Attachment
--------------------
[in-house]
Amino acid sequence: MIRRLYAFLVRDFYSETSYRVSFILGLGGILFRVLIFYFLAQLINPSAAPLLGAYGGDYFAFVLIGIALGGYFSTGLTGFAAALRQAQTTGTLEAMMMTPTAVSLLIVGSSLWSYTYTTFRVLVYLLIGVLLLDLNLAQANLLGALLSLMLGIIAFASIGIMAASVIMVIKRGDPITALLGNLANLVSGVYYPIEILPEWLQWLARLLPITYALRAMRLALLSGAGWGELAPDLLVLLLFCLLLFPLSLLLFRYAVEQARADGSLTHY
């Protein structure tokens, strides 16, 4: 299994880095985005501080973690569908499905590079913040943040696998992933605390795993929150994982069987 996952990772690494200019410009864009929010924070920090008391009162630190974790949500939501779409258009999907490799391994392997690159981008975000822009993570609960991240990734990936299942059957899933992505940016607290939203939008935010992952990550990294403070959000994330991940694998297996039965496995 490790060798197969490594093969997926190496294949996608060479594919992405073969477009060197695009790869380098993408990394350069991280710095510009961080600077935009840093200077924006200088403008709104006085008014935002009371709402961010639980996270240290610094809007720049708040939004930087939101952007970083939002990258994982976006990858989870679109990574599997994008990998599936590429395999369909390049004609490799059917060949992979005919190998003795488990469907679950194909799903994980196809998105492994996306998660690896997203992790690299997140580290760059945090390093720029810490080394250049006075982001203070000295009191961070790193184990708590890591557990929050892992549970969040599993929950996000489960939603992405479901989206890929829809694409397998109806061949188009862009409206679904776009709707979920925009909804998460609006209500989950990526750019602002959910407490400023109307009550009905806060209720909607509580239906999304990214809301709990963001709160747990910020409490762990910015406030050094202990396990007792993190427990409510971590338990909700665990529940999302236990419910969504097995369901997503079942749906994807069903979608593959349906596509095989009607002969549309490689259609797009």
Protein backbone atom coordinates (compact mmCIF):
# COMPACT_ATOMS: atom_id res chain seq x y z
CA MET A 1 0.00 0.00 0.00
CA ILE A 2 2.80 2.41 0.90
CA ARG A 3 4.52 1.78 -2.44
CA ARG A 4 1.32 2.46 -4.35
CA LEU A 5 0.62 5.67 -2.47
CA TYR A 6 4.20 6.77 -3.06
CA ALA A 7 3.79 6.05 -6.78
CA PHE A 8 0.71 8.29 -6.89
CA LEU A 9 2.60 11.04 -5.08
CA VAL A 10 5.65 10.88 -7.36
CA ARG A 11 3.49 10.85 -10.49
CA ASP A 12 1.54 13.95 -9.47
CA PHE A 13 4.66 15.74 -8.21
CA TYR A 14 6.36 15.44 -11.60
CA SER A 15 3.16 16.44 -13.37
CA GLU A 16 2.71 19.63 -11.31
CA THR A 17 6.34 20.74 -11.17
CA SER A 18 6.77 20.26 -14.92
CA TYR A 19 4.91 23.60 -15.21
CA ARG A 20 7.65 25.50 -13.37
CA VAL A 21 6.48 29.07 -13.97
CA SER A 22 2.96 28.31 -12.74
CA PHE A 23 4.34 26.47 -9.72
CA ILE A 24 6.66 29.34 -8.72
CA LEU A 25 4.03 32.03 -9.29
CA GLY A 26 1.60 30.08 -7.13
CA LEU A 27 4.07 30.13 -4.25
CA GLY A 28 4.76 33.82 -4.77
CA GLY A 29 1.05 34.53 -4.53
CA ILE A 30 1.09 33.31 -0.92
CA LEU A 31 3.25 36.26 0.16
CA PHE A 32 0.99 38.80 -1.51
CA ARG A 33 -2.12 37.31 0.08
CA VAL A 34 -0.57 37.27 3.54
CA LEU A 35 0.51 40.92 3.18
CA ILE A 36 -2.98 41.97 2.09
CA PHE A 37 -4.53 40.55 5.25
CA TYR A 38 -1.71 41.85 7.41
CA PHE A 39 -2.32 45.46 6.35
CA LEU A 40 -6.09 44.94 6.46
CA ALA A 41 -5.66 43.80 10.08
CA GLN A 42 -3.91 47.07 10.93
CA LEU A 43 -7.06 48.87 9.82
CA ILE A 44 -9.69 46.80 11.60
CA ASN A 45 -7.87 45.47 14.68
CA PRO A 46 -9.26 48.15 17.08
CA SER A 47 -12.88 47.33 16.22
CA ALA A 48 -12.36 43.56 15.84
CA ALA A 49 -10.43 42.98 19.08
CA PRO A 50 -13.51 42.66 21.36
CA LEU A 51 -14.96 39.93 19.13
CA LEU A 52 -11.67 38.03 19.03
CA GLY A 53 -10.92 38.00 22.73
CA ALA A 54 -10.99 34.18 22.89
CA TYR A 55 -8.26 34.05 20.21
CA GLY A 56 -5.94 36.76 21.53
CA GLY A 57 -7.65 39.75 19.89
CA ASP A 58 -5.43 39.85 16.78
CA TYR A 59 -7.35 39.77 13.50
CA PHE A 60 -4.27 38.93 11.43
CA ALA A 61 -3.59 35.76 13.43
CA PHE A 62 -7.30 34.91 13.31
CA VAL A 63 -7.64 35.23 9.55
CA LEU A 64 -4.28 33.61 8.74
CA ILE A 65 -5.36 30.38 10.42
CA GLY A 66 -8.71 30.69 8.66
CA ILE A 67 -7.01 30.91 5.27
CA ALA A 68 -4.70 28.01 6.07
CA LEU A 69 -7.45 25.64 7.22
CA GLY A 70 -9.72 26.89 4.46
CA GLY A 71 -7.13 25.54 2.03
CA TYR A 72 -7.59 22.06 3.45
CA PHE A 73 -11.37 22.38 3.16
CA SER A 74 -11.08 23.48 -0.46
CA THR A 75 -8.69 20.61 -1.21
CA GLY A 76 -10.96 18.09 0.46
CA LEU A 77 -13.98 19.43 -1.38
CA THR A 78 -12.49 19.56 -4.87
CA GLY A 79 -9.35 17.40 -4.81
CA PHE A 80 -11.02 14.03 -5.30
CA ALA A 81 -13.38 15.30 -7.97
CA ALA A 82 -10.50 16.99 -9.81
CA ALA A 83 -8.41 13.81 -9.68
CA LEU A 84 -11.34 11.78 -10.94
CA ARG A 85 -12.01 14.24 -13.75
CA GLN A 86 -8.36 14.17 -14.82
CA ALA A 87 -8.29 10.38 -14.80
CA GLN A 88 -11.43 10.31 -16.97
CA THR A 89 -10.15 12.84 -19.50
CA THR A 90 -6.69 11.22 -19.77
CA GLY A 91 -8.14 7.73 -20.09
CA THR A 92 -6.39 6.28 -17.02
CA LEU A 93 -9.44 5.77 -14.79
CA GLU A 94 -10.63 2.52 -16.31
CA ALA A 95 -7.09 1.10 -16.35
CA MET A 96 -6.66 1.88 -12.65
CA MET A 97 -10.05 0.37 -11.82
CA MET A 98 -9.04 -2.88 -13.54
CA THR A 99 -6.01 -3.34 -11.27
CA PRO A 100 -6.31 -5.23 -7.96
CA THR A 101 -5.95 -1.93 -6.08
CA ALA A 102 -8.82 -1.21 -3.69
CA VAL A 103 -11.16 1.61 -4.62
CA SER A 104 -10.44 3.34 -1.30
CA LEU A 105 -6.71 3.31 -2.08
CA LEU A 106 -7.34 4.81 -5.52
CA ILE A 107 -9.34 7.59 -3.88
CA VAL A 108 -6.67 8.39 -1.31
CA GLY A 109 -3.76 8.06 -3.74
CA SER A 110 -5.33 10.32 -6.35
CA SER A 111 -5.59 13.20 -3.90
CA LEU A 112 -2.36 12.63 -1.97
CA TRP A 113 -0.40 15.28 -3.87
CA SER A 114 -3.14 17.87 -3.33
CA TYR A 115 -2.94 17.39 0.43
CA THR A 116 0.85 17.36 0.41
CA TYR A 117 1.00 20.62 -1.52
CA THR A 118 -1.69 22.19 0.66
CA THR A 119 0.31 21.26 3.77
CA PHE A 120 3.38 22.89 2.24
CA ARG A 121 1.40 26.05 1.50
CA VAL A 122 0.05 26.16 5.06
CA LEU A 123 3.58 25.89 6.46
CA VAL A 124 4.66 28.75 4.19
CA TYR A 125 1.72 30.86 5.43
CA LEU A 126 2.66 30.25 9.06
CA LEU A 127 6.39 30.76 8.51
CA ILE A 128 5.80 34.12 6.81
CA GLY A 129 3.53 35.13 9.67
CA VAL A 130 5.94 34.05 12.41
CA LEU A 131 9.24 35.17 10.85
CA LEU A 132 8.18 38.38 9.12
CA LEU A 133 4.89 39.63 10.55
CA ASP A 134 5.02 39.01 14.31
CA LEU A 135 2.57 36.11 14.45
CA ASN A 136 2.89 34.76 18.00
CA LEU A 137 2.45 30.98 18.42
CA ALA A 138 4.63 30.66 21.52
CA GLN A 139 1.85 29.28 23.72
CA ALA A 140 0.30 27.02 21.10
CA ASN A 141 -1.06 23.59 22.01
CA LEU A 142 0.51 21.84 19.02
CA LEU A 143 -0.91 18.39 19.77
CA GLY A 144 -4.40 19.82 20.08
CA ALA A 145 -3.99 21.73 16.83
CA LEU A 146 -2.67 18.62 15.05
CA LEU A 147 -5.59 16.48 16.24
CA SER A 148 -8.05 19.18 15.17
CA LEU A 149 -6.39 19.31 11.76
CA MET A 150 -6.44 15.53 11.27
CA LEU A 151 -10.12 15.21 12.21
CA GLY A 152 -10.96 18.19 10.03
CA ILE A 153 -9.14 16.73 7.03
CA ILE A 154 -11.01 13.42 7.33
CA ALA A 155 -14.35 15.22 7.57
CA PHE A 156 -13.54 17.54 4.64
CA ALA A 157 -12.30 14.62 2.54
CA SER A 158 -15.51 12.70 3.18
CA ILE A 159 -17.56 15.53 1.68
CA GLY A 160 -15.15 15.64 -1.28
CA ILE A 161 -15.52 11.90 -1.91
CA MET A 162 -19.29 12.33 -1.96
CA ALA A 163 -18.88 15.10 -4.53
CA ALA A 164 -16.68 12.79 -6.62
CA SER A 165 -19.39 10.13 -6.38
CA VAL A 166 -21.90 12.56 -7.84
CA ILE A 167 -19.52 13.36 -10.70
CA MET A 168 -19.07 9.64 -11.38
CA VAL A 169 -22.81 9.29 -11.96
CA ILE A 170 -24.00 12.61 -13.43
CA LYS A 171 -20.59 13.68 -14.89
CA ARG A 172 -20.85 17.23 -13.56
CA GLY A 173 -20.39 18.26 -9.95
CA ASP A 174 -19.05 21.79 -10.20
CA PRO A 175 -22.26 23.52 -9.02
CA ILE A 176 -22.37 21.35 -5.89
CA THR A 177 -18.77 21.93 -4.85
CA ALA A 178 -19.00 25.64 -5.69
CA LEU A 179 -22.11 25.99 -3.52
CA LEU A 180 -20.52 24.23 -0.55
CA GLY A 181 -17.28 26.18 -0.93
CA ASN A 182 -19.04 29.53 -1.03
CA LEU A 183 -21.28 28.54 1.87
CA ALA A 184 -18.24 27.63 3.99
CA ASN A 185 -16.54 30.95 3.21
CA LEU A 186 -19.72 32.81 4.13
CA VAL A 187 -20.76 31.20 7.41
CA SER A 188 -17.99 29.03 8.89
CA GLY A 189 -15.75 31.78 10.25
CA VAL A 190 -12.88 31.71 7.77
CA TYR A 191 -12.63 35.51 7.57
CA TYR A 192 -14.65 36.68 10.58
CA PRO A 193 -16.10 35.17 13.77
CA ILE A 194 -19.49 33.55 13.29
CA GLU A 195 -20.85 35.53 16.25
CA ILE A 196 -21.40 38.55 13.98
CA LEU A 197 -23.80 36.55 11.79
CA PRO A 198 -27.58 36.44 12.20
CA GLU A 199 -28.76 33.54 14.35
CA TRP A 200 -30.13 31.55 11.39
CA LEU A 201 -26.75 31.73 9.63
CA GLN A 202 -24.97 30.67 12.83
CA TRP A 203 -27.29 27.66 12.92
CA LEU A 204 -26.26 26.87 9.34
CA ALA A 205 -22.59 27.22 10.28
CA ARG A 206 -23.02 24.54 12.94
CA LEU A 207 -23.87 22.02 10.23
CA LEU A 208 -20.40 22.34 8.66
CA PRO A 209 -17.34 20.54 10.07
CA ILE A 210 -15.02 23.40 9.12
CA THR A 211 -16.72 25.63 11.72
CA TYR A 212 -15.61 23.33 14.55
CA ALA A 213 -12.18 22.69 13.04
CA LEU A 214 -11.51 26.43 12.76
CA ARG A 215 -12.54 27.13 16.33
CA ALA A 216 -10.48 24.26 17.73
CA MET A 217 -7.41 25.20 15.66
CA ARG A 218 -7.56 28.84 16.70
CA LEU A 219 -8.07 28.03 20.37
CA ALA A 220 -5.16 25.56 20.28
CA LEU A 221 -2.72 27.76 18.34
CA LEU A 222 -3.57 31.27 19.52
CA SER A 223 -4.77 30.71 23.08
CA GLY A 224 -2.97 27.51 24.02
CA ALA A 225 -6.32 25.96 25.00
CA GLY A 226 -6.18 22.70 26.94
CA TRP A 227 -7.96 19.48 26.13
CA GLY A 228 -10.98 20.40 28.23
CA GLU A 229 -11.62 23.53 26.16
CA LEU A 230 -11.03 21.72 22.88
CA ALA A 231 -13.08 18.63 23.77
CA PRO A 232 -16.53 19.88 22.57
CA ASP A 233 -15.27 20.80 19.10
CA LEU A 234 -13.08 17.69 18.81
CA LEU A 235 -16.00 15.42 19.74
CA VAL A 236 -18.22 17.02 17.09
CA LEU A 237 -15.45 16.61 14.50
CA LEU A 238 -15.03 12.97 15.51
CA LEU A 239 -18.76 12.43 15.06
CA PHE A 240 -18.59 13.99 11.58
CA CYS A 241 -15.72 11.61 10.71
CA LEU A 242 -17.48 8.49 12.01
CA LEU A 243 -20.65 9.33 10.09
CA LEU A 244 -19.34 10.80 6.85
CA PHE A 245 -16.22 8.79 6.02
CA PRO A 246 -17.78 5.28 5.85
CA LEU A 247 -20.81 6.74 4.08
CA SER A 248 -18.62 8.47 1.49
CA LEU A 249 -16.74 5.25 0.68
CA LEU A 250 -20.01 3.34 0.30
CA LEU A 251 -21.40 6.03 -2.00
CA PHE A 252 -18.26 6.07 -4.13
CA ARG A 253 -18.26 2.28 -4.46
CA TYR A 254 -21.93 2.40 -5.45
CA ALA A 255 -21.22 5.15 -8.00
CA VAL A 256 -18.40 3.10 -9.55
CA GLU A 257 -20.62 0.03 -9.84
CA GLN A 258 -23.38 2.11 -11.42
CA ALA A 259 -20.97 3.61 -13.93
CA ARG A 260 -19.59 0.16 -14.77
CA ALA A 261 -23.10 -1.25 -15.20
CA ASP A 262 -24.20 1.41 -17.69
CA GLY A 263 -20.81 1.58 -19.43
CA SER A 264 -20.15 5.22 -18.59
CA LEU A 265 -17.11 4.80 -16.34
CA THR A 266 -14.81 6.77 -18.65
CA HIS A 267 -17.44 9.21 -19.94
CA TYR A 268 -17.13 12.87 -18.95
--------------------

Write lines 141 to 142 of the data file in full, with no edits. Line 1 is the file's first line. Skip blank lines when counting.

CA ASN A 136 2.89 34.76 18.00
CA LEU A 137 2.45 30.98 18.42